1 January 2017

My 2017 Bullet Journal

my bullet journal
   I’ve always kept a journal. And a spiral bound planner. And a notebook just for daily to do lists. Oh, and if I have a special project going on, I have a notebook for that as well. The chaos of keeping three to four books going at all times was causing tons of confusion. I had no way of knowing what was where inside each book. I couldn’t carry all those books with me all the time. My kids tried to show me how to use my phone for everything, but no. I have to write things down. That’s the way I old school roll.

   Forever behind the times, I started fooling around with the concept of the bullet journal last October. See, I’m on this mission to get my shit together. I figure a big part of that is being organized- better organized than I was with all those notebooks.
   So, what’s a bullet journal? If you strip it down to bare bones, the bullet journal is just a really good planner you build for yourself. Now, most bullet journals function as a planner, diary, list keeper, sketch book, and so much more. Again, all designed by the individual, so it’s extremely customized to suit your needs and so, so forgiving. No rigid pages like those found in store bought planners that you don’t need or feel compelled to fill.
   The bullet journal (bujo) is the brain child of Ryder Carroll. He figured out the basic concept. All you need is any old notebook and a pen. It consists of four components: topics, page numbers, short sentences, and bullets. That’s it. Sounds simple on accounta it is. Ryder uses these little symbols beside each task.
  • X = Task Complete
  • > = Task Migrated
  • < = Task Scheduled

Yeah, I don’t do it like that, but every bujo is different, right?

Remember, you can use whatever kind of notebook or pen you want. You can make it as fancy or plain as you want to make it. This baby is all up to you. If you’re feeling stressed about how to make this thing, you gotta chill. The whole point is to help you get your shit together, not to stress you out. And a word of caution: If you Google “bullet journal,” you’re gonna find examples of bujos that are legit works of art created by people with incredible penmanship and mad organizational skills. They are expert level doodlers with unlimited funds for the most expensive pens and leather bound notebooks on the market. Let those bujos inspire you, but don’t let them deter you from creating your own bullet journal.

I practiced using a bujo at the end of 2016. I wanted to get my feet wet, see if it would work for me. I was surprised and delighted by the changes I experienced almost immediately with this new method of organization.

I started a new bujo for 2017. I like to doodle. I like to make my bujo super personal. It’s soothing. Seriously. I have specific needs for my bujo- just like anyone who keeps one does. This is how my bujo evolved for the beginning of 2017 and here are the supplies I used to make it.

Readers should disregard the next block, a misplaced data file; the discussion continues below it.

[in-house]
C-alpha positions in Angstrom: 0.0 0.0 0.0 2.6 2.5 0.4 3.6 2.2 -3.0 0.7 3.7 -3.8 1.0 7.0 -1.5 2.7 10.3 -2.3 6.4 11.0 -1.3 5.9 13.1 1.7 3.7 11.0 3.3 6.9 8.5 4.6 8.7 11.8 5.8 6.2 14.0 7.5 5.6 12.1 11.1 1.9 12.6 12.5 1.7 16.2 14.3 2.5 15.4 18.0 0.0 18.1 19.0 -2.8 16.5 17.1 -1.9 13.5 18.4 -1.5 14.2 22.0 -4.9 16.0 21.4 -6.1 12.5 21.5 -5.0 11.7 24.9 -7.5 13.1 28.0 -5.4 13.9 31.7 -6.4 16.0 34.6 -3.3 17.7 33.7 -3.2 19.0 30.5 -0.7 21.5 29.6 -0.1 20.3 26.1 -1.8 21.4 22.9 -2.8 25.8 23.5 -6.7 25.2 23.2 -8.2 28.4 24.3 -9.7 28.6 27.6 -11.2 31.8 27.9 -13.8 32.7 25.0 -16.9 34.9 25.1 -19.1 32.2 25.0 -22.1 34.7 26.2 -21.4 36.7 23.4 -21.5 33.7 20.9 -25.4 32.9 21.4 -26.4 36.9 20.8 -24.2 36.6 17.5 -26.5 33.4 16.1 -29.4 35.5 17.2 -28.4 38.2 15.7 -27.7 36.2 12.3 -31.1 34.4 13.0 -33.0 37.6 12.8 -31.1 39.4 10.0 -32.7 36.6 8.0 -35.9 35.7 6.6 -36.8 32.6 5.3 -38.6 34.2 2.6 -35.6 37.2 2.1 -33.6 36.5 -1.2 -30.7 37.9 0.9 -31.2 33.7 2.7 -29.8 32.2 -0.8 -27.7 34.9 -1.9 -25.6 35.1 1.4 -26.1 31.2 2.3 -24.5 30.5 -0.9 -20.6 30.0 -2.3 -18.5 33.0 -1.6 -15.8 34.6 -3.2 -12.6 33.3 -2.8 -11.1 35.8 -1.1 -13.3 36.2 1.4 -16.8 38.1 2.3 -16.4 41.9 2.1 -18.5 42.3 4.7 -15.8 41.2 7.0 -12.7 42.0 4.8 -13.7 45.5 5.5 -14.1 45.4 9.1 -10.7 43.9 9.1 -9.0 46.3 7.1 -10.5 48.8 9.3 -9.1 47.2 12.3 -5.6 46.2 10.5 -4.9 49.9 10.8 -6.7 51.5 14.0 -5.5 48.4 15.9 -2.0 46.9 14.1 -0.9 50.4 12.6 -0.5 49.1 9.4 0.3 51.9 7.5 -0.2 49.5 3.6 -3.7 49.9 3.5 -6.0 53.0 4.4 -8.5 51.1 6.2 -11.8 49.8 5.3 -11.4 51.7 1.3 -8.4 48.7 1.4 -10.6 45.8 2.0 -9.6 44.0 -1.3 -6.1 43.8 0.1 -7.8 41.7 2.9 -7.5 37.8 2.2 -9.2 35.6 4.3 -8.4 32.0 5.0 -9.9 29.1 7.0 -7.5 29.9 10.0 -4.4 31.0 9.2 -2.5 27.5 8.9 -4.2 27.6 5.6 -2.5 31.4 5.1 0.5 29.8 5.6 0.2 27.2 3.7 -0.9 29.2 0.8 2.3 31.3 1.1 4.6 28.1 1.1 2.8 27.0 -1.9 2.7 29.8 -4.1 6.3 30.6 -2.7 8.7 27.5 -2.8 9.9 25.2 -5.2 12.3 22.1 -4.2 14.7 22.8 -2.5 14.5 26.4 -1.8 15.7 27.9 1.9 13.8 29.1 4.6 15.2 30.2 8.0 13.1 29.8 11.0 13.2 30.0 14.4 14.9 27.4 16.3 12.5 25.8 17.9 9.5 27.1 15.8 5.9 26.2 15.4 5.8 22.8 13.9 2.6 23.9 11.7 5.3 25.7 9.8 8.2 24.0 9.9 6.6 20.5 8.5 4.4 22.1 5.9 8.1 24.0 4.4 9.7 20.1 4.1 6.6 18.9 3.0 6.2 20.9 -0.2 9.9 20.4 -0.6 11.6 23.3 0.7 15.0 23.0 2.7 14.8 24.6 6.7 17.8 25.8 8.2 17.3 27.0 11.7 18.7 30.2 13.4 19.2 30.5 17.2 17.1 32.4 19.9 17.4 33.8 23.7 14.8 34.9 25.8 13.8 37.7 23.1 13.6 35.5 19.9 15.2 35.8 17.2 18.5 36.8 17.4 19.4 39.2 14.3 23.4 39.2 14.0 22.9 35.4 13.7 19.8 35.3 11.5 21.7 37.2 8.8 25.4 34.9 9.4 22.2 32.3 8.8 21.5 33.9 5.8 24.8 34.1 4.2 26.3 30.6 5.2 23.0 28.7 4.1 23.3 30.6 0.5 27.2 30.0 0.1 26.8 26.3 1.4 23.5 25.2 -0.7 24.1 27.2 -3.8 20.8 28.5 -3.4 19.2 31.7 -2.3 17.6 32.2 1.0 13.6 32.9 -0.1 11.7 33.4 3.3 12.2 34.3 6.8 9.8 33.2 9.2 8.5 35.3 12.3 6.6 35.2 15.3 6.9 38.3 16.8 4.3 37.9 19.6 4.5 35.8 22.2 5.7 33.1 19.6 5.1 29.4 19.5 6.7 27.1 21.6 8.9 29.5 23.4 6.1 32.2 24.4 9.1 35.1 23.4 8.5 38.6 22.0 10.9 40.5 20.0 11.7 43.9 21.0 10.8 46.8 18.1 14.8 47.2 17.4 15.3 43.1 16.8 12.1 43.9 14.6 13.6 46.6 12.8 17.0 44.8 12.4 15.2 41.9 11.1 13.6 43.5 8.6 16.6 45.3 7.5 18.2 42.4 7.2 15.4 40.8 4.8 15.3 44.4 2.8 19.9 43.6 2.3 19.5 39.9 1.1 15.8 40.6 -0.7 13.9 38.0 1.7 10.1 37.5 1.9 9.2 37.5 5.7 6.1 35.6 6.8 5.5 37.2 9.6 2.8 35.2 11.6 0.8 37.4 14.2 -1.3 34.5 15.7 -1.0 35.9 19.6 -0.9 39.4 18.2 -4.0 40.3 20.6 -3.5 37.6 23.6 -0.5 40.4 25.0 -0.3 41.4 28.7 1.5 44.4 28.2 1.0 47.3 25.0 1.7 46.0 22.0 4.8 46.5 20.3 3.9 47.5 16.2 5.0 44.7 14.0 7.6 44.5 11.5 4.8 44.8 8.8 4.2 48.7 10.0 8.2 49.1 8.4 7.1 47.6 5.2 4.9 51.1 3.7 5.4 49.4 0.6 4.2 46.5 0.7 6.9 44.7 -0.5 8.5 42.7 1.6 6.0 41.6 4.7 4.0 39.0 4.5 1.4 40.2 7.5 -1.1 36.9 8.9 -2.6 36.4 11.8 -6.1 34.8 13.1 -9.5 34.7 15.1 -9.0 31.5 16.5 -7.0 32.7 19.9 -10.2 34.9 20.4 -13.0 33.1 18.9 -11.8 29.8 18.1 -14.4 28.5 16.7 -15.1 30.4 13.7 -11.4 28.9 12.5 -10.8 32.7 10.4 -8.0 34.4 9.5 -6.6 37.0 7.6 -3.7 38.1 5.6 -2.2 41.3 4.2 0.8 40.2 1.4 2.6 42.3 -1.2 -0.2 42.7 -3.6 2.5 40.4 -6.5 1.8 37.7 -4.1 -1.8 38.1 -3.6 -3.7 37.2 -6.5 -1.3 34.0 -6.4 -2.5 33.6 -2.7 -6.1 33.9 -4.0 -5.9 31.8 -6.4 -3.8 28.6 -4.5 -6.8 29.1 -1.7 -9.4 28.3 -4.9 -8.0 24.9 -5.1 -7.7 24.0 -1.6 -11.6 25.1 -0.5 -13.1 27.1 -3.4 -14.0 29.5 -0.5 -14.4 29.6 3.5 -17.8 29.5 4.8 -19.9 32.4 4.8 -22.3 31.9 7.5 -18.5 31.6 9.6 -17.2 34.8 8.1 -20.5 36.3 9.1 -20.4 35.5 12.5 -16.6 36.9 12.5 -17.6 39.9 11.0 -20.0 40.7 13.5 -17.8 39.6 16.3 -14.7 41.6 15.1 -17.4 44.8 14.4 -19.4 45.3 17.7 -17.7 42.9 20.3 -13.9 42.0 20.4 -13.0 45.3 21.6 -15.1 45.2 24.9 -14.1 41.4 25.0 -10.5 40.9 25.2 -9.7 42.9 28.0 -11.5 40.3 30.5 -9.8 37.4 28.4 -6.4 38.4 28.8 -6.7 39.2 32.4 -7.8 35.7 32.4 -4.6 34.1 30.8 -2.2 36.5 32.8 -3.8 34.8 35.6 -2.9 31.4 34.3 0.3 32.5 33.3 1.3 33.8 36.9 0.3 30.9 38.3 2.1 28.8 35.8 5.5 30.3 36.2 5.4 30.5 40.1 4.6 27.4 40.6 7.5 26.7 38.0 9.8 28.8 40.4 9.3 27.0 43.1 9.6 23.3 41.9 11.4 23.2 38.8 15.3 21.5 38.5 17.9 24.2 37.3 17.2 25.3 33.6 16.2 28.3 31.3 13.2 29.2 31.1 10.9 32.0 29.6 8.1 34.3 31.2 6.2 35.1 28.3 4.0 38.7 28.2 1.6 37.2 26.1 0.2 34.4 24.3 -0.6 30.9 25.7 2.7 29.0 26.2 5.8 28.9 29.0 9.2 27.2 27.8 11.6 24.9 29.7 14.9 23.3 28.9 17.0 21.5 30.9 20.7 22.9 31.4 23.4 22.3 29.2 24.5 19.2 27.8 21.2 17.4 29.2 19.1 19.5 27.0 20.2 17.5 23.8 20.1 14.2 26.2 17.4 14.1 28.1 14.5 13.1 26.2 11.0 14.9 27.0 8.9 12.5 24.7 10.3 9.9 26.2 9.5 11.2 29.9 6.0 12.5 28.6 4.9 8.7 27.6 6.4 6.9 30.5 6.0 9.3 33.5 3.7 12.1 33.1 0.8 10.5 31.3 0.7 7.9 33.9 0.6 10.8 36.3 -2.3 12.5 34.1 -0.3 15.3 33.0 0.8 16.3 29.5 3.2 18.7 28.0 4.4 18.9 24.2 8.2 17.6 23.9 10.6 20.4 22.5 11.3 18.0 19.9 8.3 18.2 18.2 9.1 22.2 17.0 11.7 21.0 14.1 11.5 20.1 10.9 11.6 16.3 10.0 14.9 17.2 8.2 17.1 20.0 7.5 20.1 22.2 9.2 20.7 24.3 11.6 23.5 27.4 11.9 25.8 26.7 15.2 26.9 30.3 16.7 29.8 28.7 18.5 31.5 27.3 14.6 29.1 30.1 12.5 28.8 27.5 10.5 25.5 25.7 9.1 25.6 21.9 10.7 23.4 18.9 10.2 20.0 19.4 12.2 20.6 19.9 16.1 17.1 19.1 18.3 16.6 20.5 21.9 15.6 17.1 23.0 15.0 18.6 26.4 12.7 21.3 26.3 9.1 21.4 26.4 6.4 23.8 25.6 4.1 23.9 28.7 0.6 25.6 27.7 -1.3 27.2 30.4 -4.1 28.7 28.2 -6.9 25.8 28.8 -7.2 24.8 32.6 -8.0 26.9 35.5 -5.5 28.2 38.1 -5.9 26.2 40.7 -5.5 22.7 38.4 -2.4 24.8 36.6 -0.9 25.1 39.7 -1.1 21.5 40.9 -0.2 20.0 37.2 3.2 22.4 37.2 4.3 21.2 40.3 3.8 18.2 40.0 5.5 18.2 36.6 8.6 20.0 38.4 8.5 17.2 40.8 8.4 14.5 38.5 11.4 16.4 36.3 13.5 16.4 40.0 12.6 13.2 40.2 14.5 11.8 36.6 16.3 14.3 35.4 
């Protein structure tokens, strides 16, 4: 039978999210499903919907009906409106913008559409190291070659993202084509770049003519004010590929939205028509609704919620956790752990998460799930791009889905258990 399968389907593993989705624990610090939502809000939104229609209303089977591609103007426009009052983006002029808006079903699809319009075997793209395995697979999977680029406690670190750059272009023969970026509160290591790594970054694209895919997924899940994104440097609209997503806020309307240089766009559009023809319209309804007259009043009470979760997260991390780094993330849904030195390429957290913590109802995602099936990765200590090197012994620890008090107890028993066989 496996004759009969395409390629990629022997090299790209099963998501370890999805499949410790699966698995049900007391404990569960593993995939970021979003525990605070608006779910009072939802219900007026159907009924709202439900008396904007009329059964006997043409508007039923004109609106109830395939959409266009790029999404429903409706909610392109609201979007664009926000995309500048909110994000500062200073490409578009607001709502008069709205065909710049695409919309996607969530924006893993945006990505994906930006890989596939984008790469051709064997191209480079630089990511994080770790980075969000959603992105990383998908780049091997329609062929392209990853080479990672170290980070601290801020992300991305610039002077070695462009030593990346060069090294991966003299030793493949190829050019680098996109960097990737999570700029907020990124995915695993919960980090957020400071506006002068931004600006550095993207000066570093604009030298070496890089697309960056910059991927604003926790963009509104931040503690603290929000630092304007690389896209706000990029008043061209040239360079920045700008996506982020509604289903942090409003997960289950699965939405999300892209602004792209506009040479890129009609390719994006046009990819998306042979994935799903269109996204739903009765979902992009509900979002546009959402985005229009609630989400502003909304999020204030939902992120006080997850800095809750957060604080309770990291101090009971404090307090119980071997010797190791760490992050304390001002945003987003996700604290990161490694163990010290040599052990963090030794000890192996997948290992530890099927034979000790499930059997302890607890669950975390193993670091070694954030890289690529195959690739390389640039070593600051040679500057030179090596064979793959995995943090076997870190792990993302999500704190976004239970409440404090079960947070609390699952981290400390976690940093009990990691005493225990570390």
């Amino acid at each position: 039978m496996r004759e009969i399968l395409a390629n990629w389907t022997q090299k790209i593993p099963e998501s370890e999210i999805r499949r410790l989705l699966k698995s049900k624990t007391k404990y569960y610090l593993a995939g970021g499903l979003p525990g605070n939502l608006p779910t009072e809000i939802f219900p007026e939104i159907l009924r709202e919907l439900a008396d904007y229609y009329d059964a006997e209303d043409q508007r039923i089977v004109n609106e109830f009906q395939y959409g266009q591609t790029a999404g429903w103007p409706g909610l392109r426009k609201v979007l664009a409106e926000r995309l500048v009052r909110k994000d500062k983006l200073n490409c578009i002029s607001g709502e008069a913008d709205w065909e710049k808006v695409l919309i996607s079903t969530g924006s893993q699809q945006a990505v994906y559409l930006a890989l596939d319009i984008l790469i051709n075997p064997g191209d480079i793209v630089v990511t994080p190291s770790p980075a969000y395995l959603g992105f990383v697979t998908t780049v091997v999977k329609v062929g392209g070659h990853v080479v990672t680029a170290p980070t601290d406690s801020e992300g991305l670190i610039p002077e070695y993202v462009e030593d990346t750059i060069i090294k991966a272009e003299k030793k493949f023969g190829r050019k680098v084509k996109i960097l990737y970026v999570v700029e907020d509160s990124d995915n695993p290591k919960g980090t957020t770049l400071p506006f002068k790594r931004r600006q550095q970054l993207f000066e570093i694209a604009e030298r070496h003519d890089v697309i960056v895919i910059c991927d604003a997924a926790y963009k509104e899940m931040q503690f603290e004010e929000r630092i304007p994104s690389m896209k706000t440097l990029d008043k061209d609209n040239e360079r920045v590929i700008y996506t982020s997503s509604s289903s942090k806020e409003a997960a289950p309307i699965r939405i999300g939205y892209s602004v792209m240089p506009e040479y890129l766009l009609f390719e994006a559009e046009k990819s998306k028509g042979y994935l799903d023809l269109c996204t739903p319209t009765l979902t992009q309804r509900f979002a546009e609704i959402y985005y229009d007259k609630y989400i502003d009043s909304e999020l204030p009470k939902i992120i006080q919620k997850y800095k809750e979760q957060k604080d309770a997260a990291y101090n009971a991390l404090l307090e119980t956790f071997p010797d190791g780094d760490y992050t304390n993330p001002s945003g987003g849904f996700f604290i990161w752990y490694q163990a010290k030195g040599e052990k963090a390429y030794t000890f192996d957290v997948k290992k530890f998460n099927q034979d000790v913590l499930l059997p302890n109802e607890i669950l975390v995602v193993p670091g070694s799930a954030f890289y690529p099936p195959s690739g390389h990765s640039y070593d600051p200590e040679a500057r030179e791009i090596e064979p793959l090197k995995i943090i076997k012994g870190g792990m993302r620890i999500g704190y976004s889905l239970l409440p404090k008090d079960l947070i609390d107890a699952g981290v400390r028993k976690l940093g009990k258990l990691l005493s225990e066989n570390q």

Nothing too fancy- leftover paper from my scrapbooking days, a ruler, a glue stick, a composition notebook, my favorite ink pen, and color pencils.
I’m gonna walk you through how I set up my bujo. This is what works for me right now. It might not work for you and that’s cool. You’ll figure that out on your own!
I used a composition notebook. I have stacks of these suckers on accounta I still keep an old school journal in them (and have since I was super young). I made the cover with scrap paper, a post it note, glue stick, and ink pad (to smudge the edges of the post it note). You don’t have to do any of that, friends. You can just grab whatever notebook you want and go!
No matter how you fill your bullet journal, you’re gonna want to have an index in the very beginning of the book. You’ll number each of the pages and go back to your index and fill in which pages hold what information. For example:
page one- my truth for 2017
page two- goals for 2017
page three and four- monthly calendar
Every bujo is different. I started mine with these two pages because I want to be reminded of my truth and my goals all throughout the year. If I have new goals and new truths, I’ll make new pages (or spreads) for them.
Next is my yearly spread. I only went to October. I dunno if I’ll have enough room in this one notebook to get through the spring, but I’ll have to be able to plan dates. I’ve left a reusable sticky tab up on the top right hand corner, because I’ve been referencing back to this spread as I fill in dates from my old calendar.
Some folks like to keep a monthly spread as well. I found in my trial period, I didn’t need that step. I transfer dates easily from the yearly calendar to my weekly calendar. Some folks like to have a page per day. I like a two page spread per week. This works best for me, because I can see my week at a glance. The left hand side is for notes and encouragement. The right hand side is divided into days of the week. Sunday is on the top and isn’t as big as the other days of the week. That’s because my goal is to take Sunday off every week. No work, no email, no to do lists, no writing. We’ll see how that goes.